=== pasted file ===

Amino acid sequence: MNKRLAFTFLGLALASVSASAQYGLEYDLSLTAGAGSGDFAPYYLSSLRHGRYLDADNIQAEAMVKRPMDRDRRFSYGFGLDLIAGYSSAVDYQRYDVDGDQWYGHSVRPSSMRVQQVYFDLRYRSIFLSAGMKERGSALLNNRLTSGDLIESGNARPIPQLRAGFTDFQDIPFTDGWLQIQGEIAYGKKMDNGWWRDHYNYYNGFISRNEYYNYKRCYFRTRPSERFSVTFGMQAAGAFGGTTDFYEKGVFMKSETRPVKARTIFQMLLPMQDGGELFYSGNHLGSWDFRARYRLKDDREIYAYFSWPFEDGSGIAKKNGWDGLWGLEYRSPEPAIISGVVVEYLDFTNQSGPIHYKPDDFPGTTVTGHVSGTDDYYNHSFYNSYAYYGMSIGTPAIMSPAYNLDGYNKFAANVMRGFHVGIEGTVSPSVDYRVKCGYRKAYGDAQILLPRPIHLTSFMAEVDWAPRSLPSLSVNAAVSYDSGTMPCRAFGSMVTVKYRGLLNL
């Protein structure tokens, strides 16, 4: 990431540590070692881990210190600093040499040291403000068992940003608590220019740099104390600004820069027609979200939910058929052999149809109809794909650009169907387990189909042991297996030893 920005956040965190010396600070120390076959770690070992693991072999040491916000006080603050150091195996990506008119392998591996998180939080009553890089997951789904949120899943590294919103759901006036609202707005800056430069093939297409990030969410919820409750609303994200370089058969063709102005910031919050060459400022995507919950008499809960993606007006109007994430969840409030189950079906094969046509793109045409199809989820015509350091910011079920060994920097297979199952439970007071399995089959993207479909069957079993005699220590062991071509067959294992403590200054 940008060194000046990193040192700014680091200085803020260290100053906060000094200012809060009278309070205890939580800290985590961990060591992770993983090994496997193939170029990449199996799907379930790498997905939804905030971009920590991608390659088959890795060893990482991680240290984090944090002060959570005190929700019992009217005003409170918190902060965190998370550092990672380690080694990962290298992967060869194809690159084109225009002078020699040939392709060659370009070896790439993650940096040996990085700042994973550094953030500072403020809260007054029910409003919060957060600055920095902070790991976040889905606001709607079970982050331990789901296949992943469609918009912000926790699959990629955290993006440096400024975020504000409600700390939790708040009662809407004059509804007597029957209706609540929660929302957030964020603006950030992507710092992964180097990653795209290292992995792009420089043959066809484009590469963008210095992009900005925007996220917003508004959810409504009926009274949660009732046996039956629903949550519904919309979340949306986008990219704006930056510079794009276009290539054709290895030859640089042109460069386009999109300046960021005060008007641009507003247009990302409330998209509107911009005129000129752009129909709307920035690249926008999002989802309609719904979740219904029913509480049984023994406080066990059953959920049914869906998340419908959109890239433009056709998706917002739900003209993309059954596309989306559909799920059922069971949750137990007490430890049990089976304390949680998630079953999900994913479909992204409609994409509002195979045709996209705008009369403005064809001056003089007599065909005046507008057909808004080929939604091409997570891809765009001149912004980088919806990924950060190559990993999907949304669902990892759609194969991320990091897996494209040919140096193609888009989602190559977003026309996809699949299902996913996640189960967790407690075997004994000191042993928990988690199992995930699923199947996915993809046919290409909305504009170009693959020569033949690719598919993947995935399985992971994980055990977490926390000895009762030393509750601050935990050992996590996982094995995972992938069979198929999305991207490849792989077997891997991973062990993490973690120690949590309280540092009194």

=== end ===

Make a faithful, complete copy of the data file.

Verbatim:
Amino acid sequence: MNKRLAFTFLGLALASVSASAQYGLEYDLSLTAGAGSGDFAPYYLSSLRHGRYLDADNIQAEAMVKRPMDRDRRFSYGFGLDLIAGYSSAVDYQRYDVDGDQWYGHSVRPSSMRVQQVYFDLRYRSIFLSAGMKERGSALLNNRLTSGDLIESGNARPIPQLRAGFTDFQDIPFTDGWLQIQGEIAYGKKMDNGWWRDHYNYYNGFISRNEYYNYKRCYFRTRPSERFSVTFGMQAAGAFGGTTDFYEKGVFMKSETRPVKARTIFQMLLPMQDGGELFYSGNHLGSWDFRARYRLKDDREIYAYFSWPFEDGSGIAKKNGWDGLWGLEYRSPEPAIISGVVVEYLDFTNQSGPIHYKPDDFPGTTVTGHVSGTDDYYNHSFYNSYAYYGMSIGTPAIMSPAYNLDGYNKFAANVMRGFHVGIEGTVSPSVDYRVKCGYRKAYGDAQILLPRPIHLTSFMAEVDWAPRSLPSLSVNAAVSYDSGTMPCRAFGSMVTVKYRGLLNL
């Protein structure tokens, strides 16, 4: 990431540590070692881990210190600093040499040291403000068992940003608590220019740099104390600004820069027609979200939910058929052999149809109809794909650009169907387990189909042991297996030893 920005956040965190010396600070120390076959770690070992693991072999040491916000006080603050150091195996990506008119392998591996998180939080009553890089997951789904949120899943590294919103759901006036609202707005800056430069093939297409990030969410919820409750609303994200370089058969063709102005910031919050060459400022995507919950008499809960993606007006109007994430969840409030189950079906094969046509793109045409199809989820015509350091910011079920060994920097297979199952439970007071399995089959993207479909069957079993005699220590062991071509067959294992403590200054 940008060194000046990193040192700014680091200085803020260290100053906060000094200012809060009278309070205890939580800290985590961990060591992770993983090994496997193939170029990449199996799907379930790498997905939804905030971009920590991608390659088959890795060893990482991680240290984090944090002060959570005190929700019992009217005003409170918190902060965190998370550092990672380690080694990962290298992967060869194809690159084109225009002078020699040939392709060659370009070896790439993650940096040996990085700042994973550094953030500072403020809260007054029910409003919060957060600055920095902070790991976040889905606001709607079970982050331990789901296949992943469609918009912000926790699959990629955290993006440096400024975020504000409600700390939790708040009662809407004059509804007597029957209706609540929660929302957030964020603006950030992507710092992964180097990653795209290292992995792009420089043959066809484009590469963008210095992009900005925007996220917003508004959810409504009926009274949660009732046996039956629903949550519904919309979340949306986008990219704006930056510079794009276009290539054709290895030859640089042109460069386009999109300046960021005060008007641009507003247009990302409330998209509107911009005129000129752009129909709307920035690249926008999002989802309609719904979740219904029913509480049984023994406080066990059953959920049914869906998340419908959109890239433009056709998706917002739900003209993309059954596309989306559909799920059922069971949750137990007490430890049990089976304390949680998630079953999900994913479909992204409609994409509002195979045709996209705008009369403005064809001056003089007599065909005046507008057909808004080929939604091409997570891809765009001149912004980088919806990924950060190559990993999907949304669902990892759609194969991320990091897996494209040919140096193609888009989602190559977003026309996809699949299902996913996640189960967790407690075997004994000191042993928990988690199992995930699923199947996915993809046919290409909305504009170009693959020569033949690719598919993947995935399985992971994980055990977490926390000895009762030393509750601050935990050992996590996982094995995972992938069979198929999305991207490849792989077997891997991973062990993490973690120690949590309280540092009194």